Aside from the Huaorani, there are two other Indian tribes living in the Ecuadorian rain forest: the Tagaeri and Taromenane. These three tribes used to be one, but in the 1970s they split up in different groups. The Huaorani chose to establish contacts with the outside world, while two other groups insisted on remaining isolationist. The Huaorani number some 3,000, spread over various villages and families. The Tagaeri and Taromenane live in (family) groups of 20 to 30 members.
Where the Huaorani differ from the Tagaeri and Taromenane is that only the Huaorani use canoes – the other two tribes travel on foot. The Huaorani adopted the use of the canoe from Quichua Indians that they came in contact with. The Huaorani tend to live in permanent villages, while the Tagaeri and Taromenane are nomadic. These are the two groups most at risk. Their numbers are estimated to be a few hundred and their numbers are dwindling. In May 2003, twenty women and children were killed, presumably by outside forces, in the Tinquino river area. There have been a number of similar massacres since then, where up to 15 Tagaeri or Taromenane were killed each time.
Whenever Tagaeri and Taromenane encounter intruders, they will attempt to kill them. This is likely in response to the massacres in recent years. The Huaorani believe in taking revenge and Tagaeri and Taromenane are presumed to hold similar values. In 2005 and 2008, employees from lumber companies were attacked when they ventures onto tribal lands. One was pinned to the ground with 30 spears, while another was only wounded and escaped. These actions were likely meant as a warning.
Native & Green guide Javier (Stalin’s brother) spoke with the wounded lumberjack in 2006 and retrieved the body of his colleague with the help of Huaorani.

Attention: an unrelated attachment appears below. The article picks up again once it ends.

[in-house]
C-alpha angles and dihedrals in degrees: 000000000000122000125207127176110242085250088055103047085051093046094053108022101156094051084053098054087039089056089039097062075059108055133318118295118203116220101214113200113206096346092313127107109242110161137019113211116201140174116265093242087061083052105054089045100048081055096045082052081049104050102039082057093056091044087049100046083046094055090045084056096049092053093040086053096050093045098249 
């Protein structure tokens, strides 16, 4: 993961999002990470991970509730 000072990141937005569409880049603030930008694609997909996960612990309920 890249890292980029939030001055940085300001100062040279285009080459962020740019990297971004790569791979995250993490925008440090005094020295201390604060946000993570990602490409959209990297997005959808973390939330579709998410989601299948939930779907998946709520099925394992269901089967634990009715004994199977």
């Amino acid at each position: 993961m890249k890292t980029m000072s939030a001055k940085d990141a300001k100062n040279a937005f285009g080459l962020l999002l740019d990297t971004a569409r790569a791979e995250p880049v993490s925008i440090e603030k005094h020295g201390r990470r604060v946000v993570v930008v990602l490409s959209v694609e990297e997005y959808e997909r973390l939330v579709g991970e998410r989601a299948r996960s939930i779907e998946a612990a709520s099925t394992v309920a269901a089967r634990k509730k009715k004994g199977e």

On August 10, 2009, family members of oil workers were killed and a baby girl of 7 months old taken. That day was a national celebration in Ecuador because of the ‘Bicentenario de la Independencia’, or Independence Day. Many oil people had left their base on the river Tiputini to attend parties elsewhere. Tagaeri or Taromenane used this opportunity to launch an attack. A mother and 18-year-old son were killed, while a 12-year-old daughter was severely wounded and died later. The 7-month-old was later retrieved from the rainforest, where she had been left behind. Maybe this action was meant as a warning.
“You need to fear the Tagaeri,” said Huaorani chief Huane. “as they know exactly how to fight and defend their territory. You never see them, they are like the wind, but they are here and take care of the land. Leave them alone!”
In November 2009, Stalin and Dorien were traveling by canoe deep in the rainforest of Yasuni National Park. At some point, they saw blue intestines of peccaries (wild hogs) floating down the river and realized they must be close to a Huaorani hunting camp. They went ashore and ventured into the forest. They found Huane’s camp and spent the night there. The next day, while the Huaorani men went on a hunt, Stalin and Dorien were sitting around the fire with Canga, an older Huaorani woman of 86, but still fit as a girl of 18! Dorien saw movement in the forest and thought it was the men returning from their hunt, when Canga whispered ‘Tigre, tigre’, thinking she’d seen a jaguar.
Stalin grabbed his machete and Dorien reached for her camera. That moment, Canga said “Tagaeri!” It turned out that there was a Tagaeri trail nearby. Apparently, they had scouted out the camp, concluded there was no threat and continued on their way. They respect the Huaorani and tend to leave tourists alone also, knowing they respect the land – it’s only the lumber people with their loud chain saws that need to fear them.
Note: Native & Green never trespasses onto Tagaeri and Taromenane lands.